Home run on tip #1 Think Long Term. We had a mom on my daughter’s team who was such a whiny, pot stirrer, that because of all the side eyes and dirty looks we gave her felt so uncomfortable sitting in the bleachers she had to stand at the fence and watch every game.

  2. Jodi says:

    Love your tips! If I may add one more — just as you are judging the coaches, the kids and the other parents, be aware you are being looked at too. My husband often drafted kids — or didn’t choose kids — because of their parents. Having seen a mom slam a dug-out door in anger, heard a dad continually belittle his son, the parents who took no responsibility for their kid’s behavior in the dug out, which parents yelled at umps (not allowed!), and many other little things, we knew who to stay away from. We are a baseball/Little League family and every spring could be found at the ball park; my husband coached our son’s teams from t-ball on up and to him (us) it was about having fun, learning something, and playing the game. Worst in the league? Perhaps. Did we care? Not especially. Even now, we run across these grown young men (and/or their parents) and it’s so fun to see their eyes light up and hear “Hey, Coach!”. It is — should be — about the love of the game.

    • Amber M. says:

      You soooo right on about this. No matter what team my son gets on, the coaches are normally all about having fun and learning, not necessarily winning. When they win a few games is that awesome? Sure. But learning about the sport and how to be a respectable, and respected player, is what really counts.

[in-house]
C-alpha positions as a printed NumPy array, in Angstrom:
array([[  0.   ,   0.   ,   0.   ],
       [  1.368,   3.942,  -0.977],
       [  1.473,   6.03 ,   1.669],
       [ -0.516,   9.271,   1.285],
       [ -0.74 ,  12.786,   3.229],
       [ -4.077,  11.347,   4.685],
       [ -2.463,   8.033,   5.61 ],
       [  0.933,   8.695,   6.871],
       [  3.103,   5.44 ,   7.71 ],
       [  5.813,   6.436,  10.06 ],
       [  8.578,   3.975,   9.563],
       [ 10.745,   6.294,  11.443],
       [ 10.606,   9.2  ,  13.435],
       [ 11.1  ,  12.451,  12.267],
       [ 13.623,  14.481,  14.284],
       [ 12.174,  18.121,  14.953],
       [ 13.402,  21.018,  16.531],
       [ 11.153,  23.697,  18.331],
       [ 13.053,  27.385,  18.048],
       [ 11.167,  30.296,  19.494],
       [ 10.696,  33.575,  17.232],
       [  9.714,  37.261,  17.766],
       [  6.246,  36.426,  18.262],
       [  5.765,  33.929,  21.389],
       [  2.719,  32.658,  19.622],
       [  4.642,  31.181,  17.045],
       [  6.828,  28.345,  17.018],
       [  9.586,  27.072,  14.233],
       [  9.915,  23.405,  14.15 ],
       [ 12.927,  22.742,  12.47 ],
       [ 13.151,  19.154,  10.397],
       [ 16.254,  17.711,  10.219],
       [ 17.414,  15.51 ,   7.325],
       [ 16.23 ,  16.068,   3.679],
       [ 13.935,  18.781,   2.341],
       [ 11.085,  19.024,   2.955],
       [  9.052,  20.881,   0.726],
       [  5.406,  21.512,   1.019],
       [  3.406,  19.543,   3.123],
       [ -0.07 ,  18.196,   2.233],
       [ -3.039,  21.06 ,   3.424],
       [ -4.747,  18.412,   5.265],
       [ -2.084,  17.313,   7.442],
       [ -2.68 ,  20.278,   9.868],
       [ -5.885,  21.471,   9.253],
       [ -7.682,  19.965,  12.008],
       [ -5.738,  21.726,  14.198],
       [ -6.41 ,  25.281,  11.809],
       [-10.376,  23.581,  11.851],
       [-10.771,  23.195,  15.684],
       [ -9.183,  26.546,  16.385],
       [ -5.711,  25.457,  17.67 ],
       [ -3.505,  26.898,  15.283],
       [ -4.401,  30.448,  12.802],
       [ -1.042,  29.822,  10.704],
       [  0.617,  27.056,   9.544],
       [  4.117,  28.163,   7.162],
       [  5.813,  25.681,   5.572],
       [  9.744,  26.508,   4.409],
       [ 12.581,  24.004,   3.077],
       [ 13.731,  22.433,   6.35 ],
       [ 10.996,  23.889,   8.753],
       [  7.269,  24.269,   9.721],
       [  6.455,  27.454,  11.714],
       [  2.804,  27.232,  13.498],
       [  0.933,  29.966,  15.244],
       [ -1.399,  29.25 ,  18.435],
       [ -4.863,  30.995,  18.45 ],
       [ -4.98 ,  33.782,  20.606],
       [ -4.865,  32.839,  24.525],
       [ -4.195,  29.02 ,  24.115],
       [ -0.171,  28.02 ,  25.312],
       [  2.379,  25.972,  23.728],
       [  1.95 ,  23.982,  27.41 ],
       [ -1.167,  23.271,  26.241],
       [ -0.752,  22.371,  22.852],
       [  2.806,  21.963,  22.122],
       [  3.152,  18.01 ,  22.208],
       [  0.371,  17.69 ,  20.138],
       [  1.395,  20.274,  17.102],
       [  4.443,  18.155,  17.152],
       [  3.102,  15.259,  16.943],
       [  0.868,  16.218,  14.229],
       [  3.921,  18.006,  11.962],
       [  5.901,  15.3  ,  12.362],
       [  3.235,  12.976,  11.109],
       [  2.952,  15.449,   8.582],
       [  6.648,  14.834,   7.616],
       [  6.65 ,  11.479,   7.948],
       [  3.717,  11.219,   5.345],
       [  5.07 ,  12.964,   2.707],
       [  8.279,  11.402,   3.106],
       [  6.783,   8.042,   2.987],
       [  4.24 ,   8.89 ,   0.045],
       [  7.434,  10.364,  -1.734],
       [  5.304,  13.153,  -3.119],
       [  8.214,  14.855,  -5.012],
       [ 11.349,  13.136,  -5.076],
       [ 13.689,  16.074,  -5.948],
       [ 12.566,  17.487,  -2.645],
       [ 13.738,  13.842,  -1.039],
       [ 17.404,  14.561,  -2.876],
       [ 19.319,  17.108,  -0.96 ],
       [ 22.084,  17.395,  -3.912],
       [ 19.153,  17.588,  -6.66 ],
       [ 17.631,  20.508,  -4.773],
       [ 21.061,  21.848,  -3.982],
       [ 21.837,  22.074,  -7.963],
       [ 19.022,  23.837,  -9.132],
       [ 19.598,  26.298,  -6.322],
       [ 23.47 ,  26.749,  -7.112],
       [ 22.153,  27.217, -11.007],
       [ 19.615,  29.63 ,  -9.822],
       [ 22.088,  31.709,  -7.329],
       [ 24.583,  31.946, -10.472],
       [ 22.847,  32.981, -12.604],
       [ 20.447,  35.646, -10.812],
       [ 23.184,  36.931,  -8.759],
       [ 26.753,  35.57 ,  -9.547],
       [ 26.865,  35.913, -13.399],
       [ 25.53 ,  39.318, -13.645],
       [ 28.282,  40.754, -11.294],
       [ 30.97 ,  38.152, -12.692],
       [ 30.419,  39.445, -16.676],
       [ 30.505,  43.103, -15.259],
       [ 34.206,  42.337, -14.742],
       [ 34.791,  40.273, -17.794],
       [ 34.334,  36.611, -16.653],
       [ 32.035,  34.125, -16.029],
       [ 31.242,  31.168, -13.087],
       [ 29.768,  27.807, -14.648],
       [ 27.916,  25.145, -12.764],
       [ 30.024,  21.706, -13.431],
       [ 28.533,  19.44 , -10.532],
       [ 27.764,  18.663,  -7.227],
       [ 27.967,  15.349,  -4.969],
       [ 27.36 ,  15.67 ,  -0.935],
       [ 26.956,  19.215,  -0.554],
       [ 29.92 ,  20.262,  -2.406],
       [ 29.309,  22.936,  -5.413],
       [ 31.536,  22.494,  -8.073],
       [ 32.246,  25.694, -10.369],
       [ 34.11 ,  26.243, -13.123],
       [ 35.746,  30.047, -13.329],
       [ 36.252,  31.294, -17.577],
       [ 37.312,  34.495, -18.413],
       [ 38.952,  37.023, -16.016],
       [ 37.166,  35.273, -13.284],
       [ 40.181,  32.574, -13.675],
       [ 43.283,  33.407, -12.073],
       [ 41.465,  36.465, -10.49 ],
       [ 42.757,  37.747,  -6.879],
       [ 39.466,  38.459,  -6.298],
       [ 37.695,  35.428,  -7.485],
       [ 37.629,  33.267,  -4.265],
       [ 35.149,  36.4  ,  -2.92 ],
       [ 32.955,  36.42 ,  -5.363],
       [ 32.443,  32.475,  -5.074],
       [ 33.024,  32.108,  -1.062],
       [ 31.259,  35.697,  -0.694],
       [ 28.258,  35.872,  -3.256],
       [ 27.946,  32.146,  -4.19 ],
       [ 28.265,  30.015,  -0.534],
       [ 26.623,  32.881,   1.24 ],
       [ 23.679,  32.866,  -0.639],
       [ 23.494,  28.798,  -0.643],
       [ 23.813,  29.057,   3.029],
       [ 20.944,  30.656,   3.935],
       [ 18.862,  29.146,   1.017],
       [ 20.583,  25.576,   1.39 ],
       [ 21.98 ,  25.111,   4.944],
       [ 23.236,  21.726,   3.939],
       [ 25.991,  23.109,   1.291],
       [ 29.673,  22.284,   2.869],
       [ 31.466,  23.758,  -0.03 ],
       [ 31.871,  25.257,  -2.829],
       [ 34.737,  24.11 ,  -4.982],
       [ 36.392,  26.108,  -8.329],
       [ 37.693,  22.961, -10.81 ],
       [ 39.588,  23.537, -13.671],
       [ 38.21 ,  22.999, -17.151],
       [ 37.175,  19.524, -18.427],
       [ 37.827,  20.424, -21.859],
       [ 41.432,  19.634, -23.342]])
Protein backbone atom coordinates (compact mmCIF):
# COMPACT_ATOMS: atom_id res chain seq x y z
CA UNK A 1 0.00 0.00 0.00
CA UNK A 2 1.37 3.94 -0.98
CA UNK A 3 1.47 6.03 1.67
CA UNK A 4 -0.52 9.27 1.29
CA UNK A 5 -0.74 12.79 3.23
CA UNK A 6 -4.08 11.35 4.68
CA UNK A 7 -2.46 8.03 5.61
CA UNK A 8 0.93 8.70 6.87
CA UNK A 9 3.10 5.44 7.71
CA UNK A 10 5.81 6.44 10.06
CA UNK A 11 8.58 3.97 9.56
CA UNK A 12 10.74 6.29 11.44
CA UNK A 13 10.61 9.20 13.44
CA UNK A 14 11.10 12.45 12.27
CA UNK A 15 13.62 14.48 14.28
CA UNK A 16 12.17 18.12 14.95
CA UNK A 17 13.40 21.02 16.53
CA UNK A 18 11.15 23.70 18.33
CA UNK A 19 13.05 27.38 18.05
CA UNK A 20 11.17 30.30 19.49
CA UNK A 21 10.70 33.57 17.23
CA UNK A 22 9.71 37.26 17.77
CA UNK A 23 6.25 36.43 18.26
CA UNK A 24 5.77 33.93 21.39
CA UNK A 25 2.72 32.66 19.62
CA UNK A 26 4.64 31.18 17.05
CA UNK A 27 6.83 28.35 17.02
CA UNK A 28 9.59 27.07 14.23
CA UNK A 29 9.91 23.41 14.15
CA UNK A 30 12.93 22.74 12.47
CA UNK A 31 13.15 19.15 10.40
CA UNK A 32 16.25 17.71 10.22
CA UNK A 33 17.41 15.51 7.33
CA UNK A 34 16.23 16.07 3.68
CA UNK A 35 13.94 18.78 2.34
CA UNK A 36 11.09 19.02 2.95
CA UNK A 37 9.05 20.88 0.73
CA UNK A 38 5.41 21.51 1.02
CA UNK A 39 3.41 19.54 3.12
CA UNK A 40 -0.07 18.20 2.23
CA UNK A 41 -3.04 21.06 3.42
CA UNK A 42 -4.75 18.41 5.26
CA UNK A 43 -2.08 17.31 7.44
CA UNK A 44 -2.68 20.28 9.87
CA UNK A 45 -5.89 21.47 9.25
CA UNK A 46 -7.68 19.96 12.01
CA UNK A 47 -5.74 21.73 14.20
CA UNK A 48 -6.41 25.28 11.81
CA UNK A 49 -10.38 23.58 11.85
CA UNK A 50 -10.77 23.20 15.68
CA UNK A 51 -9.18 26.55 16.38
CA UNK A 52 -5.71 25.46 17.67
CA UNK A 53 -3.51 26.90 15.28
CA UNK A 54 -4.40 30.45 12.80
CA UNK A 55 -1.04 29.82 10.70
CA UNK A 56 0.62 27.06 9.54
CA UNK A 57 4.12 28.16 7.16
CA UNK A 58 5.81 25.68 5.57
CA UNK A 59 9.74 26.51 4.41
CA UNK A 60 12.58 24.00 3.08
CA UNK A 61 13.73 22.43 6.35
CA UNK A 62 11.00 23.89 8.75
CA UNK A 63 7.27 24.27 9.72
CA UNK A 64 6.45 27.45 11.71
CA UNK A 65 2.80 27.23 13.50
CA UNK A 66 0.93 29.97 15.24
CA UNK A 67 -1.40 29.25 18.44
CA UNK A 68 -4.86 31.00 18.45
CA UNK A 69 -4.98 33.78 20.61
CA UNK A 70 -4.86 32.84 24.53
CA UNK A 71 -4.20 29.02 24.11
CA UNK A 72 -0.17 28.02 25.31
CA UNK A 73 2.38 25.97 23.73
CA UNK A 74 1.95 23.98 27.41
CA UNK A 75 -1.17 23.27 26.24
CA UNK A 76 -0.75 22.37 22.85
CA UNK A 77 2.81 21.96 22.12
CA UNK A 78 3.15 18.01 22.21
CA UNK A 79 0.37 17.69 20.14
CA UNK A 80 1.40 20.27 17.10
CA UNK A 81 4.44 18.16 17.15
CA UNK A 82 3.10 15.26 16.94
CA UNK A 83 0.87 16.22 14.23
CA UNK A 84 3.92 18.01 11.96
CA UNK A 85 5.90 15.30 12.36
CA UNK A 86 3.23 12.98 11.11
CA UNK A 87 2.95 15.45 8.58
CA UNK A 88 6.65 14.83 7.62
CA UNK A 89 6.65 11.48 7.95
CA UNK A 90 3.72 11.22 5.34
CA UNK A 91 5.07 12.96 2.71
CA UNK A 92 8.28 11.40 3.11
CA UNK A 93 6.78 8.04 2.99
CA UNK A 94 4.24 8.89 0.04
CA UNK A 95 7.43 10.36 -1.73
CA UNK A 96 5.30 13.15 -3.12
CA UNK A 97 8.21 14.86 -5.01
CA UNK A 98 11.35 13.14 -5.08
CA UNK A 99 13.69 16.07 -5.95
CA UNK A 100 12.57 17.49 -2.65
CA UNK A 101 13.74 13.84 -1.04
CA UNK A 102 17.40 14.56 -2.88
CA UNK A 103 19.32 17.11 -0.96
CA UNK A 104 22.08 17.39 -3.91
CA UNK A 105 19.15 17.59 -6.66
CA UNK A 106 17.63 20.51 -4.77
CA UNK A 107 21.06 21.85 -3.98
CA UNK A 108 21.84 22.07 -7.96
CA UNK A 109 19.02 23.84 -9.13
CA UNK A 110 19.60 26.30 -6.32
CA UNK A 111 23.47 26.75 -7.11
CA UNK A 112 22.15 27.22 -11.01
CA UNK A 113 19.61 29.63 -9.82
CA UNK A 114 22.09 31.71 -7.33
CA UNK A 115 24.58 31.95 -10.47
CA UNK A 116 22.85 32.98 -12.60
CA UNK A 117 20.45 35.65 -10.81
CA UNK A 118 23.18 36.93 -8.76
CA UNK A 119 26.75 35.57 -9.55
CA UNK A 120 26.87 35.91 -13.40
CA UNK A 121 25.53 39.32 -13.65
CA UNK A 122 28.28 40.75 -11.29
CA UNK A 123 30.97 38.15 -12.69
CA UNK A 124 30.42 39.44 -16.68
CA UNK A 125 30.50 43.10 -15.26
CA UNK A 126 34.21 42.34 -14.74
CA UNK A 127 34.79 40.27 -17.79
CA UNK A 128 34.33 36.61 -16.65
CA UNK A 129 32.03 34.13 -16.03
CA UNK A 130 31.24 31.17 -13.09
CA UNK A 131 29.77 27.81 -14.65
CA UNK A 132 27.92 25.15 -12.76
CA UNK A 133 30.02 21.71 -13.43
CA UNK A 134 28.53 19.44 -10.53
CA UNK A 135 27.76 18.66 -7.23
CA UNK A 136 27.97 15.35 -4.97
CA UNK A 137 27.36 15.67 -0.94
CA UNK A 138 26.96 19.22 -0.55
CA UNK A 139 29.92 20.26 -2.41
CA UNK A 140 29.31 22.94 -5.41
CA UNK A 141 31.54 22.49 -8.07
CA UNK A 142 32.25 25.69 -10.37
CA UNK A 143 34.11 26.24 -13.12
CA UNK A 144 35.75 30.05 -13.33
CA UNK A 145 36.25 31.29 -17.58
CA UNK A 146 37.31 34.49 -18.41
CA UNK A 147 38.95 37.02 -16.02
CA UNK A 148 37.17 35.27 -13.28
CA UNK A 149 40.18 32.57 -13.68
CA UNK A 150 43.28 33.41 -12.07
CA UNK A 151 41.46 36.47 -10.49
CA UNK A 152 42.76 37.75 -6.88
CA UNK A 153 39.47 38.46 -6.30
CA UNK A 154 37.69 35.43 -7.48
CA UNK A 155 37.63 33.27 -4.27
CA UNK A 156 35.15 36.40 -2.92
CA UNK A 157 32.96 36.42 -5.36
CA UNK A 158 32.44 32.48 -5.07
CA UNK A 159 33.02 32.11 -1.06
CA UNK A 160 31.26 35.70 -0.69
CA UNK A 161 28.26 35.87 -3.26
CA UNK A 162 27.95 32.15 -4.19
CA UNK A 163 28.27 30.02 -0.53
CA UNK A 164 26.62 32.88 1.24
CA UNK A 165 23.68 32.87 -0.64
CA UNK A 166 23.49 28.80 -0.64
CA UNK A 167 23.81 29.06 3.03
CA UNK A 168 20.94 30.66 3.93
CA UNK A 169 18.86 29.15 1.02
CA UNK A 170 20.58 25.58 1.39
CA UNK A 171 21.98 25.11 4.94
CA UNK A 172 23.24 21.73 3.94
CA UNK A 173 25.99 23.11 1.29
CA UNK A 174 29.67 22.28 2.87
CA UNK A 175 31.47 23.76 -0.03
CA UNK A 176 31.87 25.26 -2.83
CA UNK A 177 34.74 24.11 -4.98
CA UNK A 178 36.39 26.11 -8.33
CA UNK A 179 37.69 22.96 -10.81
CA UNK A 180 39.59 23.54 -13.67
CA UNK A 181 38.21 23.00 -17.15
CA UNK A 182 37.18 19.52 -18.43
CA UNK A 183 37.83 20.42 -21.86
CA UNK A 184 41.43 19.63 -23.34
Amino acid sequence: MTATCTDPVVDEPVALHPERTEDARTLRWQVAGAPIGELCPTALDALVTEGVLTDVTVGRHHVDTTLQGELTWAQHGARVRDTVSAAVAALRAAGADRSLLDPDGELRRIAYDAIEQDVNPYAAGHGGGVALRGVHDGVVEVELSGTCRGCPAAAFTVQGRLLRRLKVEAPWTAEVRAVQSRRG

3. Debbie R. says:

    I’m a sports Mom-I was never a sports kid, but I have 3. And it is the parents almost always that blow it. Whether the belittling parent, the “my kids a star” parent, or the “I can coach better than the coach” parent, they are the ones that ruin a kids joy of playing a sport. I love going to my kids games, and I work hard at being a positive cheerleader on the side lines. Do I get some looks-oh yes I do! But I don’t care, I’m going to tell every kid they did a good job and I have fun doing it. I have never understood the parent that complains about baseball spectating. As a parent it is your JOB to go sit outside in the glorious spring weather, usually between the hours of 5-7pm when really what else would you be doing, dishes, dinner, No way for me I’ll take sitting at the ballpark with my iced coffee and cheering on the kids. Not for nothing but baseball doesn’t play in the rain. And I live in the Northeast so I’m ready for some sunshine.

    • Jodi says:

      LOL, Debbie, I love your attitude, but here in the Pacific Northwest, baseball IS played in the rain (or it wouldn’t get played most of the spring season!) It is typically cold, wet, and sometimes windy. There were many days I would watch out the window and thing “Please, please call it …” but that typically happened only if the fields were getting too wet (they might be damaged); the ONLY thing that will cancel a high school game is lightening. Our little league does play fall ball, though, late August through October (very casual, no stats are kept). That is a wonderful time to be out at the field — Indian Summer — so I definitely understand what you mean about it being the best place to be! I also have one more “parent” to add to your list, which is spot on, btw: it’s the “I’m living out my childhood dreams through my child!” (usually) dad. All were miserable to be around.

  4. -bill says:

    Very early in my kids’ LL “experience”, I started bringing lawn chairs to the park. I picked a spot along the 1st or 3rd base line far away from the bleachers and dugouts and watched, cheered, clapped from there. Other parents would wander down to chat, so I started bringing an extra chair.
    When talk of mutiny or favoritism or whose kid was the weakest link I’d pick up my chairs and move further away. Eventually I was “respected” for my quasi-non-involvement.

    Seriously, some parents are the worst thing that ever happened to kids.